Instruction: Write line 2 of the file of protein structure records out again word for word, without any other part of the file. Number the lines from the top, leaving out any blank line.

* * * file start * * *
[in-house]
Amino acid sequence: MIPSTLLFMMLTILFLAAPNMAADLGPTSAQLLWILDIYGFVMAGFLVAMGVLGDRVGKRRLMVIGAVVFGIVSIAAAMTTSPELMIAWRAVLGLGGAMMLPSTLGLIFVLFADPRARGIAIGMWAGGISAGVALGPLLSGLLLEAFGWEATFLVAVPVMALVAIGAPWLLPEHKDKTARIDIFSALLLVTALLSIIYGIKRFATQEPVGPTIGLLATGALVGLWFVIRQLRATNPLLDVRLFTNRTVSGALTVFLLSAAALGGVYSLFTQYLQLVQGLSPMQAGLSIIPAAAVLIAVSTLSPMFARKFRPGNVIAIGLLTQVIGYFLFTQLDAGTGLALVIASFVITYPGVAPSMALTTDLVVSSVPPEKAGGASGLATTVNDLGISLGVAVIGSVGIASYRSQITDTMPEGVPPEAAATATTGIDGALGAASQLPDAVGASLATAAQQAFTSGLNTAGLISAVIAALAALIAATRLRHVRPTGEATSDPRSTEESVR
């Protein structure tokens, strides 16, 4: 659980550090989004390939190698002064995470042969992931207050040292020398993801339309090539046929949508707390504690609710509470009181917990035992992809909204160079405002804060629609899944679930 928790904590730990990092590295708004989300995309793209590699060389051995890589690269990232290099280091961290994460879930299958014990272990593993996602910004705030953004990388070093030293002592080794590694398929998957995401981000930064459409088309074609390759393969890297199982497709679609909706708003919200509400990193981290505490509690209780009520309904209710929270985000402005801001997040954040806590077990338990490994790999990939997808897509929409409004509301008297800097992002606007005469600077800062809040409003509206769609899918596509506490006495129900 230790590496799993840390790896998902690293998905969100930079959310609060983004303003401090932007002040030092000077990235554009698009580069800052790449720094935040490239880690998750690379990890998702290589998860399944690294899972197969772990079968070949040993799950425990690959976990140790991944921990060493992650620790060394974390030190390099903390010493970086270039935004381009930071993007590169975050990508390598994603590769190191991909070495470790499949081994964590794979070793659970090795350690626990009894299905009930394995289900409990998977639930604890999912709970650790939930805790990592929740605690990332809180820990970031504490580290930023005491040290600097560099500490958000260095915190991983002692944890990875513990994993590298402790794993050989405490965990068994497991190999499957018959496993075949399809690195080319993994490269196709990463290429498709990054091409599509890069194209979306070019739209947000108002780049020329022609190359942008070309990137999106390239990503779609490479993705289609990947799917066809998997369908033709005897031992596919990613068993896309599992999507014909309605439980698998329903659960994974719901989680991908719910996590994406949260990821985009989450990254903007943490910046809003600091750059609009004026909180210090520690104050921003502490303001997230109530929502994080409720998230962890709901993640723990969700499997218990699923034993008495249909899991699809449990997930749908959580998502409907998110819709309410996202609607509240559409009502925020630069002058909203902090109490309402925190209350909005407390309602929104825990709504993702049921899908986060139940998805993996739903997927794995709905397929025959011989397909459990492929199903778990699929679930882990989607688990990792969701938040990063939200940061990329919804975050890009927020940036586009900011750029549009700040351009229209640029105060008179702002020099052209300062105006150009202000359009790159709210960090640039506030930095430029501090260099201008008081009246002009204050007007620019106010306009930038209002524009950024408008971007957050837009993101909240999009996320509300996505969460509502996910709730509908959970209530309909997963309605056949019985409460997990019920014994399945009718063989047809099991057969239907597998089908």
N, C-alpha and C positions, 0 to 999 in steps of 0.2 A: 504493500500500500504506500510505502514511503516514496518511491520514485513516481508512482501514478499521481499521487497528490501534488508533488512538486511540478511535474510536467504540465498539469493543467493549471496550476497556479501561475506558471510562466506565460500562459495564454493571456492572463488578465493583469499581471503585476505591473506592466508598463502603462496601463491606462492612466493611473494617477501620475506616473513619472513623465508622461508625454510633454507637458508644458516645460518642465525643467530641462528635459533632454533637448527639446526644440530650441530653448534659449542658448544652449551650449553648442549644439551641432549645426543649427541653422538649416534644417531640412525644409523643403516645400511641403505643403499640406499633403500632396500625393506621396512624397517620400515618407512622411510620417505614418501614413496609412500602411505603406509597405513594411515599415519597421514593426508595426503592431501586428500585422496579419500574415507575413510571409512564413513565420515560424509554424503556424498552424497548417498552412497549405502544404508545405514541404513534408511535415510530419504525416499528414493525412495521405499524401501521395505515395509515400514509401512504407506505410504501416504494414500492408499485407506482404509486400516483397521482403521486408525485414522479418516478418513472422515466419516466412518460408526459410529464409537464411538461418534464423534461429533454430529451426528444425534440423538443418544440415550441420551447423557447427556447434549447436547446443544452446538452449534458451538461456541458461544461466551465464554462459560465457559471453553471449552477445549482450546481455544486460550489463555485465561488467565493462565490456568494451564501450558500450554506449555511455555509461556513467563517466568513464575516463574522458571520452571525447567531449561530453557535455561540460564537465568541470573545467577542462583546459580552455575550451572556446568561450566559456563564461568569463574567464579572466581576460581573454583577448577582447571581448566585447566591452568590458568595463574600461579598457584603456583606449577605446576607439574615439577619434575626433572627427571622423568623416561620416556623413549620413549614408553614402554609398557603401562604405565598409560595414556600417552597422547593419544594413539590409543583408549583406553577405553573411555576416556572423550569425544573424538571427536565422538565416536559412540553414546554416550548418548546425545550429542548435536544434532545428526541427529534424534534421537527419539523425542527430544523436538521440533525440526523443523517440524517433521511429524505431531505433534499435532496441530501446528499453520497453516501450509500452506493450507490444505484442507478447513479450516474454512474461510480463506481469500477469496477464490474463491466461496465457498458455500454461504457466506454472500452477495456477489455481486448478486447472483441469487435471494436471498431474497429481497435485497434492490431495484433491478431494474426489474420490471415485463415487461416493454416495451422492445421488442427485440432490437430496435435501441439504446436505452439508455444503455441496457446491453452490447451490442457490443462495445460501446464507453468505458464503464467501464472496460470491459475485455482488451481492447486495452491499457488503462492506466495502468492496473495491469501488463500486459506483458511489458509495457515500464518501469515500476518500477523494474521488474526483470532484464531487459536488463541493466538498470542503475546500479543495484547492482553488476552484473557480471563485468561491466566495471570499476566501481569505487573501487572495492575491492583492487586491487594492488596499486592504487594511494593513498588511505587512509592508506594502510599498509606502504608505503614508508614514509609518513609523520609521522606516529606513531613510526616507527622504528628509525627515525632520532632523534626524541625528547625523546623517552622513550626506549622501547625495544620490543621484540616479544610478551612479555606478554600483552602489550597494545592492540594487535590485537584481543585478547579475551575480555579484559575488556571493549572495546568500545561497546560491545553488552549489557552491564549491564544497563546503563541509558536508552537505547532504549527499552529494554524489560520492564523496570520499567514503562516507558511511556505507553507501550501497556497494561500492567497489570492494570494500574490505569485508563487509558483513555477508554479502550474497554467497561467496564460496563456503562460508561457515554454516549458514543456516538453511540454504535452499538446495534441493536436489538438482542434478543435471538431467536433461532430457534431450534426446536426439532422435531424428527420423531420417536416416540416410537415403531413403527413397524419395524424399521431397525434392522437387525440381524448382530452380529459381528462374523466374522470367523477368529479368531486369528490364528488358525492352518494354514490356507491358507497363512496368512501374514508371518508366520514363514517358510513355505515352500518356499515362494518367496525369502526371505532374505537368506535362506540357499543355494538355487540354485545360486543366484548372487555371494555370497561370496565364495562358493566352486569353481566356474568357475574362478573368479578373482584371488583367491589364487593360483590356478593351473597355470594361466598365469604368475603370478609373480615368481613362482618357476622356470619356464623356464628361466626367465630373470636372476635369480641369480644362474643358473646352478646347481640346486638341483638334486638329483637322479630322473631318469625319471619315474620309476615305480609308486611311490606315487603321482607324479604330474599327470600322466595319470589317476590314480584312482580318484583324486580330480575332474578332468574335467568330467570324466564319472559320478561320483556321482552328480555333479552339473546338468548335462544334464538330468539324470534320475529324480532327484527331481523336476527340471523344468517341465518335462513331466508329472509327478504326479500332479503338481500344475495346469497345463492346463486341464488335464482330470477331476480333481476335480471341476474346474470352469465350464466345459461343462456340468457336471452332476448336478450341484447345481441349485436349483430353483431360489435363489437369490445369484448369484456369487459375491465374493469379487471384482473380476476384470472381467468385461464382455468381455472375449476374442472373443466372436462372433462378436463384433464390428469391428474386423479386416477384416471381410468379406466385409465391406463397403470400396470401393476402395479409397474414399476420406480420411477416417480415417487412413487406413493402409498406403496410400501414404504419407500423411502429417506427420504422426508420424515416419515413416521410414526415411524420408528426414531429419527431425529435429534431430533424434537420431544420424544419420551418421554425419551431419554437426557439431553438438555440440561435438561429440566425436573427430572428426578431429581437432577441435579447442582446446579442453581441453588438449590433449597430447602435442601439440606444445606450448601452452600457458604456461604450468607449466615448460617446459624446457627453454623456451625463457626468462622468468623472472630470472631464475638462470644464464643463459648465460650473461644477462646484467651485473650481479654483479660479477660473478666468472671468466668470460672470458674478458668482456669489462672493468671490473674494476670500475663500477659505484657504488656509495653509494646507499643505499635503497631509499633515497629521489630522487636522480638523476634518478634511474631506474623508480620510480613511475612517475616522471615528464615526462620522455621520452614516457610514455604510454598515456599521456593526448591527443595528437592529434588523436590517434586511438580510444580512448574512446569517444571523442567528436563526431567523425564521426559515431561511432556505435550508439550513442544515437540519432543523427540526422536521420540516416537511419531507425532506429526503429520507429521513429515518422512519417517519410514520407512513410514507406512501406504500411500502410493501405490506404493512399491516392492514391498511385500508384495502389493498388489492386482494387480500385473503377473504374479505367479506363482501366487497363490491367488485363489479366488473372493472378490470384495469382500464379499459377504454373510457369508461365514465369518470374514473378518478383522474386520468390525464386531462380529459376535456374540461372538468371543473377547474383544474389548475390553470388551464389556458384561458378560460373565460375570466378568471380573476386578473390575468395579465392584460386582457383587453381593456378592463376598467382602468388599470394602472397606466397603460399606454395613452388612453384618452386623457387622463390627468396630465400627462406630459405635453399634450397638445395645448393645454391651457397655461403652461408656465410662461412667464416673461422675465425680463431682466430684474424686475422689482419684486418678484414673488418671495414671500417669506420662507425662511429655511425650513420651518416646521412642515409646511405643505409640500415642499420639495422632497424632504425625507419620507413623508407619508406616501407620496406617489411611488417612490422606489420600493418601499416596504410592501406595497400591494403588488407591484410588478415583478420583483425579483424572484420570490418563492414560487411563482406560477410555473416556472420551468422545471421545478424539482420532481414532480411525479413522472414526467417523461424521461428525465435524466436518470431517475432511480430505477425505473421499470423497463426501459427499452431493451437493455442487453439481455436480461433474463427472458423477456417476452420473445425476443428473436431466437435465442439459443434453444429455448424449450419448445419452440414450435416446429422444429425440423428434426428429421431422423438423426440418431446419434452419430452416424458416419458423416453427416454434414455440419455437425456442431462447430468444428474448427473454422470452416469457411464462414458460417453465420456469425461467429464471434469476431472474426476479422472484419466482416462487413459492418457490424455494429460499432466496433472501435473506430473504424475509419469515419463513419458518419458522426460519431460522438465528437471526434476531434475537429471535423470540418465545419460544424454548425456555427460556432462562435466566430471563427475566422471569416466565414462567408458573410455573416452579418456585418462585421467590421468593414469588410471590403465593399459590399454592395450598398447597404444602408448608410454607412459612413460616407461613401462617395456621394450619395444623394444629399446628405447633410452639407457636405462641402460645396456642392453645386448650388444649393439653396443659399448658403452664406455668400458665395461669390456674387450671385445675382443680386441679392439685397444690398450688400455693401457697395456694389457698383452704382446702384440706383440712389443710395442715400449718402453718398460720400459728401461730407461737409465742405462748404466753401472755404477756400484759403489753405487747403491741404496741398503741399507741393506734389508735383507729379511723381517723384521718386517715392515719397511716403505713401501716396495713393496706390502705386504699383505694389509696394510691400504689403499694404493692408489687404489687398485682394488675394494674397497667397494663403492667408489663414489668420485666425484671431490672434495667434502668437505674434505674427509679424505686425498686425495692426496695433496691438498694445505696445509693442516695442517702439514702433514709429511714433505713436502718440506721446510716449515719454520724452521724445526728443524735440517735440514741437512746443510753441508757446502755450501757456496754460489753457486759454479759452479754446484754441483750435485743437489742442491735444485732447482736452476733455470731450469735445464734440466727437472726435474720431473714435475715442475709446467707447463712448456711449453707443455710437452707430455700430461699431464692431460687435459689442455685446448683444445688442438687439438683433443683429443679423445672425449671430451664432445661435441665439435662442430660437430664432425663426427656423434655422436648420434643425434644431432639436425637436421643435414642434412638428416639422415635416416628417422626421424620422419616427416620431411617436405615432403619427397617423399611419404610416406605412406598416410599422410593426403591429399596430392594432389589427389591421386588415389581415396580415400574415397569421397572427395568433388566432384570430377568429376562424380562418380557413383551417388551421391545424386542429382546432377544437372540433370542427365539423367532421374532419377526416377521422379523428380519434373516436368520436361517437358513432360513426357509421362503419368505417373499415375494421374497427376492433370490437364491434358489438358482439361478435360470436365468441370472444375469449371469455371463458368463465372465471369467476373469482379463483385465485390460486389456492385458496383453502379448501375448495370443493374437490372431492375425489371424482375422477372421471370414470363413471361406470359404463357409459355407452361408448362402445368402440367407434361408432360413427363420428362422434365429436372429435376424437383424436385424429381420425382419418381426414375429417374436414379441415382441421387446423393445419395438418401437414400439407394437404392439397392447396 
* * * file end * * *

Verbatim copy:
Amino acid sequence: MIPSTLLFMMLTILFLAAPNMAADLGPTSAQLLWILDIYGFVMAGFLVAMGVLGDRVGKRRLMVIGAVVFGIVSIAAAMTTSPELMIAWRAVLGLGGAMMLPSTLGLIFVLFADPRARGIAIGMWAGGISAGVALGPLLSGLLLEAFGWEATFLVAVPVMALVAIGAPWLLPEHKDKTARIDIFSALLLVTALLSIIYGIKRFATQEPVGPTIGLLATGALVGLWFVIRQLRATNPLLDVRLFTNRTVSGALTVFLLSAAALGGVYSLFTQYLQLVQGLSPMQAGLSIIPAAAVLIAVSTLSPMFARKFRPGNVIAIGLLTQVIGYFLFTQLDAGTGLALVIASFVITYPGVAPSMALTTDLVVSSVPPEKAGGASGLATTVNDLGISLGVAVIGSVGIASYRSQITDTMPEGVPPEAAATATTGIDGALGAASQLPDAVGASLATAAQQAFTSGLNTAGLISAVIAALAALIAATRLRHVRPTGEATSDPRSTEESVR